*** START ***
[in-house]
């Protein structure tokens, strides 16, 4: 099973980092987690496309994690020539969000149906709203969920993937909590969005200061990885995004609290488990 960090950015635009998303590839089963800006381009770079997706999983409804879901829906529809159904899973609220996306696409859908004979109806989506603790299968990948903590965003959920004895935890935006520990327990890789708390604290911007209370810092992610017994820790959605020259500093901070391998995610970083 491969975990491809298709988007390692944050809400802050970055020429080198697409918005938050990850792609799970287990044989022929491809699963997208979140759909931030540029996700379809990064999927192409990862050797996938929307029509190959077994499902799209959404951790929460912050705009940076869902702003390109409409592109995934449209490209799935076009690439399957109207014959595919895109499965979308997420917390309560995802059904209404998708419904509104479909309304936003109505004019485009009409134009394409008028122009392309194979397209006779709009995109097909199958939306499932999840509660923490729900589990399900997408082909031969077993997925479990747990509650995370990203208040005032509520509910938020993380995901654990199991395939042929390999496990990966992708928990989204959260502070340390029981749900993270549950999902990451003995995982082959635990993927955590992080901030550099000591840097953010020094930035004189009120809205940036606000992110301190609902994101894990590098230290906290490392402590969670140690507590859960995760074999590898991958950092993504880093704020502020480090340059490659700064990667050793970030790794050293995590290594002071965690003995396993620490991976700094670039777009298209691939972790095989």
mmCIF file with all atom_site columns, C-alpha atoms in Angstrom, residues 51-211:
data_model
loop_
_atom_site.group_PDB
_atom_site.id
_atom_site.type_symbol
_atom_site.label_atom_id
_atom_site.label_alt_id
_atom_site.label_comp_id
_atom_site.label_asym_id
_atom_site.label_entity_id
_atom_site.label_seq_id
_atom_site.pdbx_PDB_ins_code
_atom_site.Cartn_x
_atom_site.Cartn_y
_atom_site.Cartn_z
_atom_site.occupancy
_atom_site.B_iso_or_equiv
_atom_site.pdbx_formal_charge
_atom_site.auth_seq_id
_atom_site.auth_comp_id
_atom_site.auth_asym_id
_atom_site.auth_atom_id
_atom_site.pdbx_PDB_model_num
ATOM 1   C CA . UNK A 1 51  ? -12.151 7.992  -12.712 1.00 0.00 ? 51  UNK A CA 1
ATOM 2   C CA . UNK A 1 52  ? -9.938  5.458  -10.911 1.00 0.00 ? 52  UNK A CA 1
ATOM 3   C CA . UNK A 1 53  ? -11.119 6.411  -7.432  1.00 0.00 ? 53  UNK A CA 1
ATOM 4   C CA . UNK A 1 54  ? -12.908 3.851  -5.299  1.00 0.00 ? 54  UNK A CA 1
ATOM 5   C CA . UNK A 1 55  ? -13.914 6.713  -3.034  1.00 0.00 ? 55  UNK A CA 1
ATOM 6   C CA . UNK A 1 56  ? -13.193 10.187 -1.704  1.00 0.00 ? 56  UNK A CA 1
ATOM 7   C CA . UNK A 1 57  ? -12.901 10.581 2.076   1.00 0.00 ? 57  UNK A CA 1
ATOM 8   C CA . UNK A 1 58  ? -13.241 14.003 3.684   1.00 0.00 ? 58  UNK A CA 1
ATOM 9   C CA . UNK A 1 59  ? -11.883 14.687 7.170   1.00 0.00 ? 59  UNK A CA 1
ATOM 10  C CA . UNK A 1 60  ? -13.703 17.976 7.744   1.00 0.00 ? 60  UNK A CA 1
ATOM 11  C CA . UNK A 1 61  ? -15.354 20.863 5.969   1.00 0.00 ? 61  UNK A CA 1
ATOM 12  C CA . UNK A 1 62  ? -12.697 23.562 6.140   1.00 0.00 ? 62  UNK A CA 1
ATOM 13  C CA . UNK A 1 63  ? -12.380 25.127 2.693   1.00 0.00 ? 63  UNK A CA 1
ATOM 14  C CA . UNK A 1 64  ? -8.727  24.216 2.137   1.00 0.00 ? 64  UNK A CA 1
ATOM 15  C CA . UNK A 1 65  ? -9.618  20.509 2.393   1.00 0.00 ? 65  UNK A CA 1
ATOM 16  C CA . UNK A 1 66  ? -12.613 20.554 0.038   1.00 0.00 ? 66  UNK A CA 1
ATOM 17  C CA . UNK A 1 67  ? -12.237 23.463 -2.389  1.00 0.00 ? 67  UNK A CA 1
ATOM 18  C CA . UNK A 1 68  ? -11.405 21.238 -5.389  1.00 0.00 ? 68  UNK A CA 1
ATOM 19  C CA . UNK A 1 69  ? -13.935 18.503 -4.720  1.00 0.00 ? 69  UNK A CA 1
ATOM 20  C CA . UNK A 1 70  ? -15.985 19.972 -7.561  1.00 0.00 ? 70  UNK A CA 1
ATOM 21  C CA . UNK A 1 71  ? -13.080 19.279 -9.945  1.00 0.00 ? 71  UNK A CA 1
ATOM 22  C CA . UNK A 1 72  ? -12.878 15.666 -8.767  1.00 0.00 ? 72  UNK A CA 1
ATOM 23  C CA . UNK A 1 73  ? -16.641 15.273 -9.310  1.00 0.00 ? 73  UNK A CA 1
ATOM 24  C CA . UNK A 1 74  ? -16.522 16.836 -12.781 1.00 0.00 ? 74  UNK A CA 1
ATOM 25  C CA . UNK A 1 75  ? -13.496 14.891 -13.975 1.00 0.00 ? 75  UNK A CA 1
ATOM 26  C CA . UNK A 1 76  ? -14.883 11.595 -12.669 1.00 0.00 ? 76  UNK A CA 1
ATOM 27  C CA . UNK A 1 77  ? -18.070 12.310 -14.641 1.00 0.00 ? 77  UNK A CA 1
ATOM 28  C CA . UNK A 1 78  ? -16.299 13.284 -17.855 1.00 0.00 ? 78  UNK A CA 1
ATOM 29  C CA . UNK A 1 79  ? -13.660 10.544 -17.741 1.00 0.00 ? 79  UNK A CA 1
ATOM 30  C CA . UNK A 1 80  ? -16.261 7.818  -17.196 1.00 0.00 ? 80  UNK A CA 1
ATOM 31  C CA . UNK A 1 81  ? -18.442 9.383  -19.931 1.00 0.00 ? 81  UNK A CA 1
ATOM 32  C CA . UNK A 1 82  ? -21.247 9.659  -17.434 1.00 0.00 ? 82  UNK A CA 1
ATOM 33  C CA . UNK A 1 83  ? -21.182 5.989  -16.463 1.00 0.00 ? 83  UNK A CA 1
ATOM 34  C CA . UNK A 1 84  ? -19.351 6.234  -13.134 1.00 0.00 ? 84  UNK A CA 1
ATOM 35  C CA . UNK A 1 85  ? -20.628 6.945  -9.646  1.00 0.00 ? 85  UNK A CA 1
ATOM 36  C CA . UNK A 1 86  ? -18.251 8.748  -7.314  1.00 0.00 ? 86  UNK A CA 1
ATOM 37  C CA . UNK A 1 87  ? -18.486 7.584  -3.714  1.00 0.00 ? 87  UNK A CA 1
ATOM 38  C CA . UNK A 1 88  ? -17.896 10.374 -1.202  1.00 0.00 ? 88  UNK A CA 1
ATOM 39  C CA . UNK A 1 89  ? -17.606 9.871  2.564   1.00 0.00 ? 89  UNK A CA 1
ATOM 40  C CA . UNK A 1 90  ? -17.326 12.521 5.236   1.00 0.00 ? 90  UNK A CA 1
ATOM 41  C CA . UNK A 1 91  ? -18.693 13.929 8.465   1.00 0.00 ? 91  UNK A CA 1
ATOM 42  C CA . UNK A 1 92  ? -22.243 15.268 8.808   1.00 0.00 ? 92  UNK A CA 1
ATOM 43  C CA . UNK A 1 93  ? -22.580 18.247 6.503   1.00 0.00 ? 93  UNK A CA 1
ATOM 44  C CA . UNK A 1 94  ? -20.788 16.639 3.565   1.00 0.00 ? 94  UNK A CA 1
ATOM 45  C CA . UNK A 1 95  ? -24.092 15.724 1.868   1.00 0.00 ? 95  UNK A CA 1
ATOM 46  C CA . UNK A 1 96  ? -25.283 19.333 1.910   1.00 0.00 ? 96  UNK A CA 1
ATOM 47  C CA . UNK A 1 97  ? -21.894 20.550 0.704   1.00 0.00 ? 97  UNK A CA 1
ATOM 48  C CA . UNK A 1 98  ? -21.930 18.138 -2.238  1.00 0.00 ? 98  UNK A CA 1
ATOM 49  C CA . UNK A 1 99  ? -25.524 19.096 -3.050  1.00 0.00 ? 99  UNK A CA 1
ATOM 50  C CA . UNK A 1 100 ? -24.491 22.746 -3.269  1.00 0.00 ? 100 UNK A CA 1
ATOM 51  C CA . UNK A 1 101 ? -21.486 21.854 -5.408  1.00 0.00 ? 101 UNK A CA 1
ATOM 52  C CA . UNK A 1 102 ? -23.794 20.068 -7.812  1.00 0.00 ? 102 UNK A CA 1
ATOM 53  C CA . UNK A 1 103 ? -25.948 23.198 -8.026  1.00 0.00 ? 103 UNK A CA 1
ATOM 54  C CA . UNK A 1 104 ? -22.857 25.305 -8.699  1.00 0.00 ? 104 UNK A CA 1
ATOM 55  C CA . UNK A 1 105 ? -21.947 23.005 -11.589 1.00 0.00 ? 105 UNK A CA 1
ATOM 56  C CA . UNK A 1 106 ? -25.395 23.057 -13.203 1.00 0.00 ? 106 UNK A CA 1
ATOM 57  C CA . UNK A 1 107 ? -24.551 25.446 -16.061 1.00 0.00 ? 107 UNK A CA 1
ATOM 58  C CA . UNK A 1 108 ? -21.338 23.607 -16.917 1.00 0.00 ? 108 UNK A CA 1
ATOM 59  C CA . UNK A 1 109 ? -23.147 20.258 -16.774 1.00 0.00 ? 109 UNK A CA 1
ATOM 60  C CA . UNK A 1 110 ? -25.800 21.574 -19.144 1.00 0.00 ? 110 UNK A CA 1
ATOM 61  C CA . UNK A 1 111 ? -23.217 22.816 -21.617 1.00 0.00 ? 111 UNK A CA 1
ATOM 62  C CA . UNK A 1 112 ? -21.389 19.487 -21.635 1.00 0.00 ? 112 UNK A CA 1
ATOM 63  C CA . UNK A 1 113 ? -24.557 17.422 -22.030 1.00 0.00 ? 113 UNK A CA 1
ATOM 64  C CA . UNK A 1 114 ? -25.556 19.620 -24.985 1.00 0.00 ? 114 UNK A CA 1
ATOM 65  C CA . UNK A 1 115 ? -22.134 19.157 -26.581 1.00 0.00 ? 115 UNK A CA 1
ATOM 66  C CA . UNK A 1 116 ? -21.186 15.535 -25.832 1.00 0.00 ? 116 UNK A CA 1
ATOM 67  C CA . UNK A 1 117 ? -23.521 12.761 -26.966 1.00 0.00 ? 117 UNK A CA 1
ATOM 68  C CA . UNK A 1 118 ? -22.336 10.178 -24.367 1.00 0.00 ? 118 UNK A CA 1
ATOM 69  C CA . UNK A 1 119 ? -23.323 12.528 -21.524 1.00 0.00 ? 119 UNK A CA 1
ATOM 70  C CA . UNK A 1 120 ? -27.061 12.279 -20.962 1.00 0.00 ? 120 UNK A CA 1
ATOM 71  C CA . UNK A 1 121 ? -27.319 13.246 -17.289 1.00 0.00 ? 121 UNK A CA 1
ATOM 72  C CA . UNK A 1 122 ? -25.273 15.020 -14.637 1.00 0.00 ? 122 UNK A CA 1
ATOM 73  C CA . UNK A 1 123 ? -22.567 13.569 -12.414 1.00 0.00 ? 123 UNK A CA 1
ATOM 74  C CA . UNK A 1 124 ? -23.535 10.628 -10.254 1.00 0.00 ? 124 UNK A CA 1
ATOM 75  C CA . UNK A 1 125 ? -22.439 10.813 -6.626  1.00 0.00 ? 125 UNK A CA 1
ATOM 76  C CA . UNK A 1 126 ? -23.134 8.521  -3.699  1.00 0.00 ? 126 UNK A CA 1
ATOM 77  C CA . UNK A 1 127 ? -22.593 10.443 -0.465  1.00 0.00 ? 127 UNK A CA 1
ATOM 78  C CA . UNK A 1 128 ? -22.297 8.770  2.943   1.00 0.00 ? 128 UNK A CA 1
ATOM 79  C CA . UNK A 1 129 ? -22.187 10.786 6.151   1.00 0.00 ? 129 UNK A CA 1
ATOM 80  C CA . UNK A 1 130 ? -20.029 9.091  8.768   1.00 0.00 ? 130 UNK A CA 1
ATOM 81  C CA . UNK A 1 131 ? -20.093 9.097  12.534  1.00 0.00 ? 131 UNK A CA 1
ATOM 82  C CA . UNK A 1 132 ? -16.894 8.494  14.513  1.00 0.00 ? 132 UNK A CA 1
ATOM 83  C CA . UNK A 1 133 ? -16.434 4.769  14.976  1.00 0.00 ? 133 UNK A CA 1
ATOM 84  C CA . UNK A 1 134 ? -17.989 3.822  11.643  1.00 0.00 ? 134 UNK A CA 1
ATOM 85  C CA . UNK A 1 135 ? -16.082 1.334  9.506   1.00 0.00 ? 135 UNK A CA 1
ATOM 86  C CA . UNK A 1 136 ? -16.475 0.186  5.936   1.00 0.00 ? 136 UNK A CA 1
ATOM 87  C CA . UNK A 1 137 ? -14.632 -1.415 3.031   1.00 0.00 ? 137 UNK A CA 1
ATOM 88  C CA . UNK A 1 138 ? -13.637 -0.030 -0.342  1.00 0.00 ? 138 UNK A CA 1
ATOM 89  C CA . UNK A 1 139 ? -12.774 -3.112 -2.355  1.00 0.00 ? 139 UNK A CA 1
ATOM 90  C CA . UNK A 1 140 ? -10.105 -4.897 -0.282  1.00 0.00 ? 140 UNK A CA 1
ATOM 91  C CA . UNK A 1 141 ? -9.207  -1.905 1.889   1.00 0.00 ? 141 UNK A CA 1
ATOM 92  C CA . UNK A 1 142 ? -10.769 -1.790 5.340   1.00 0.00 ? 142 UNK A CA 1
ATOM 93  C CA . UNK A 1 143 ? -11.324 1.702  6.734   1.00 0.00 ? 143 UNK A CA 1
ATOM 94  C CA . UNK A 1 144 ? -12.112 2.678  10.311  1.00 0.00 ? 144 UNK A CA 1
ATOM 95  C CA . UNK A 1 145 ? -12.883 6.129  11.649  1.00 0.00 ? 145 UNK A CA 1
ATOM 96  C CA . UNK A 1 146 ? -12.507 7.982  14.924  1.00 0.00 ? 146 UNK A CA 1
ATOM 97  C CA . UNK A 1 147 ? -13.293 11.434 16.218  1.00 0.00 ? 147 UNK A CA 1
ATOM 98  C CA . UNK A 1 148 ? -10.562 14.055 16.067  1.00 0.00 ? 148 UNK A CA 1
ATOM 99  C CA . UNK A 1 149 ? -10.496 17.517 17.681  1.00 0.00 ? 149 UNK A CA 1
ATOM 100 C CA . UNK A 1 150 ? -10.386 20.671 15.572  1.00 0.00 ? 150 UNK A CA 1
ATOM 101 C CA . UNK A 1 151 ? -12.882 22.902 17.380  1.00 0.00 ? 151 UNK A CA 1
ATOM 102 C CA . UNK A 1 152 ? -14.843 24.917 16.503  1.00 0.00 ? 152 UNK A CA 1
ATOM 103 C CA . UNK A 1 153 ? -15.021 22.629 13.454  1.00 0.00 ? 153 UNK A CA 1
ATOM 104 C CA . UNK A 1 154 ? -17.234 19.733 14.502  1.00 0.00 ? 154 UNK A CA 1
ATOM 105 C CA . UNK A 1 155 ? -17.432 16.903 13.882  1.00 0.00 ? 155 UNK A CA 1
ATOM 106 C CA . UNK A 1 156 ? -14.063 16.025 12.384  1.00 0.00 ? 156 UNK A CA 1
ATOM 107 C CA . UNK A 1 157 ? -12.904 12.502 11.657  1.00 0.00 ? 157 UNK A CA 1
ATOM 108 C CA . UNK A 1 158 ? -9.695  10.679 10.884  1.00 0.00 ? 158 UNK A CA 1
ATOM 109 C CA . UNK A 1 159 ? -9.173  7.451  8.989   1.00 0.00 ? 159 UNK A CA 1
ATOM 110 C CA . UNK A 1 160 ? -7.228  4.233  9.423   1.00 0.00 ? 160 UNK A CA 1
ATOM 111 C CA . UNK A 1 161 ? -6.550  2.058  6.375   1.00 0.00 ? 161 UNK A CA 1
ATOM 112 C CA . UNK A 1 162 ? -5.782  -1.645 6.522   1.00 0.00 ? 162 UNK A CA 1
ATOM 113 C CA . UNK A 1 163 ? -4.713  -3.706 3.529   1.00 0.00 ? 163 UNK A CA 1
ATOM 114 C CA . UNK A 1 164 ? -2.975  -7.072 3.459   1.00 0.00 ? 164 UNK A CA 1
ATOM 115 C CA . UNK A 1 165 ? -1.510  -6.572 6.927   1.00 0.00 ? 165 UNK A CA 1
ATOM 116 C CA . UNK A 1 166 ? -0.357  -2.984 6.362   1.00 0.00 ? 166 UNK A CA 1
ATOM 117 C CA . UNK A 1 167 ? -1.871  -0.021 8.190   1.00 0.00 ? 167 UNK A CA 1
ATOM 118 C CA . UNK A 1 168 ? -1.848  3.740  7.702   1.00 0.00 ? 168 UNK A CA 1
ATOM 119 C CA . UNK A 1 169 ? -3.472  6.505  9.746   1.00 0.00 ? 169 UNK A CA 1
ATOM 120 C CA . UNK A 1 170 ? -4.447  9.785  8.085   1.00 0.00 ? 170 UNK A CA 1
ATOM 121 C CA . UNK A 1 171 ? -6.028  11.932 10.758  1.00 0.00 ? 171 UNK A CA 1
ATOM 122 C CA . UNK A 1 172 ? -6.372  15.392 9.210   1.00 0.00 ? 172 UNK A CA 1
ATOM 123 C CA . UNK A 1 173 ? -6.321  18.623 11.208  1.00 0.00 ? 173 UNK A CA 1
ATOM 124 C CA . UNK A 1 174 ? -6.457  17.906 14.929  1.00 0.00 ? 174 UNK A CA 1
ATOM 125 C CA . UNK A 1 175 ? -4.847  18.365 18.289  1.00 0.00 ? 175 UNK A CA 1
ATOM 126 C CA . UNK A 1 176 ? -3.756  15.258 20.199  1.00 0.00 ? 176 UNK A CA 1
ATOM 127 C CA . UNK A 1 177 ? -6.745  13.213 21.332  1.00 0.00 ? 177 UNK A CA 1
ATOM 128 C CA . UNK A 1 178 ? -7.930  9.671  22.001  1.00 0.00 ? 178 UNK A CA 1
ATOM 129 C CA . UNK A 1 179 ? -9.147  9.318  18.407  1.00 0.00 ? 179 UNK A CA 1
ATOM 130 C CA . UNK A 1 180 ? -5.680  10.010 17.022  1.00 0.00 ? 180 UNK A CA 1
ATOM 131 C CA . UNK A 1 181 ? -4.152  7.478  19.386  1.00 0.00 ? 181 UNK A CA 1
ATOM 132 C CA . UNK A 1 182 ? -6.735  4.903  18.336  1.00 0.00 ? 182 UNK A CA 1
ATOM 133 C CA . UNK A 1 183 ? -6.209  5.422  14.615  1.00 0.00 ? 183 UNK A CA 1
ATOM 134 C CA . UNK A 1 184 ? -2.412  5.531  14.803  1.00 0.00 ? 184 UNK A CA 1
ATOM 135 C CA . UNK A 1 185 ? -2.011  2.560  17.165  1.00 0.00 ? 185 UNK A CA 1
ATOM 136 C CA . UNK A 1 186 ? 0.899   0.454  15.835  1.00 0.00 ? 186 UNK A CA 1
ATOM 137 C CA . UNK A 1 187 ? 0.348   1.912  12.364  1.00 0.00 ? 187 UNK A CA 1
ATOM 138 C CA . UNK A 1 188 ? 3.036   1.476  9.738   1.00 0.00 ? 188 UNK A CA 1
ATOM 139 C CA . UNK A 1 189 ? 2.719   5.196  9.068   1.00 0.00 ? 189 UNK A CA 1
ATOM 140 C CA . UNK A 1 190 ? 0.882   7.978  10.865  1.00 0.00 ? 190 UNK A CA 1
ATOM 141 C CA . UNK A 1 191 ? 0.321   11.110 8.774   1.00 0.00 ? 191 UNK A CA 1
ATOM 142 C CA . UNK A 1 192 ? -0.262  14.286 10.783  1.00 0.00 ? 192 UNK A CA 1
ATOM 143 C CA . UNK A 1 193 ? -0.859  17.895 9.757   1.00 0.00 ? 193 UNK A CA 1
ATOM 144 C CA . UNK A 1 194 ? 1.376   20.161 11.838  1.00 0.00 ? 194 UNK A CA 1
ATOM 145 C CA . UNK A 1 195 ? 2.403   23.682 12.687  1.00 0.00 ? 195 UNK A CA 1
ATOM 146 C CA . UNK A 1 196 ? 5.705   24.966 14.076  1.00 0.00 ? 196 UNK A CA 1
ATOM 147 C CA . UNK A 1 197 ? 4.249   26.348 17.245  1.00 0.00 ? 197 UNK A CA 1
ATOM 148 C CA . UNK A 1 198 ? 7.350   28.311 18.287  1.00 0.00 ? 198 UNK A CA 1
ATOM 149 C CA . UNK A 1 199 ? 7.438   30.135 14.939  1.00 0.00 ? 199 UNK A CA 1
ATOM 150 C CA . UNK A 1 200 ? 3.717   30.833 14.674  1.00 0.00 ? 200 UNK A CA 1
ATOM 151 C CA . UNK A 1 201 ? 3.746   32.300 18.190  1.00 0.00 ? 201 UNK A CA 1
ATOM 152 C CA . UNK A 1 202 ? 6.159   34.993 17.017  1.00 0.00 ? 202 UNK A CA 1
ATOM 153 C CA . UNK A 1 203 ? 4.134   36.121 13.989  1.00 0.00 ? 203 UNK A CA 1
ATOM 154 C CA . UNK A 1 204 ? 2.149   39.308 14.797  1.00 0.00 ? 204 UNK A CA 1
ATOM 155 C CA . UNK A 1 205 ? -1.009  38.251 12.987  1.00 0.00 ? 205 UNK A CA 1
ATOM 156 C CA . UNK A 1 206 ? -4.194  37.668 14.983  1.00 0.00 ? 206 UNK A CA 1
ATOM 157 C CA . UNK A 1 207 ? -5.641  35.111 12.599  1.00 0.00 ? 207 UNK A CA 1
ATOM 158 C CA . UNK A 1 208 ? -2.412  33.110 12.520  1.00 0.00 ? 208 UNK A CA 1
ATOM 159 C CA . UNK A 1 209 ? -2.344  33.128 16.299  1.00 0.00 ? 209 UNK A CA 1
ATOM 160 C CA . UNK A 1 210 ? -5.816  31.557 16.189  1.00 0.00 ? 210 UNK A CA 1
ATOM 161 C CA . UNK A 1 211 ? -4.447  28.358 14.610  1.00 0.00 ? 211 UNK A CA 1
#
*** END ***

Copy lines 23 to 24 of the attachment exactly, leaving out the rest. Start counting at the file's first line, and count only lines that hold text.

_atom_site.auth_comp_id
_atom_site.auth_asym_id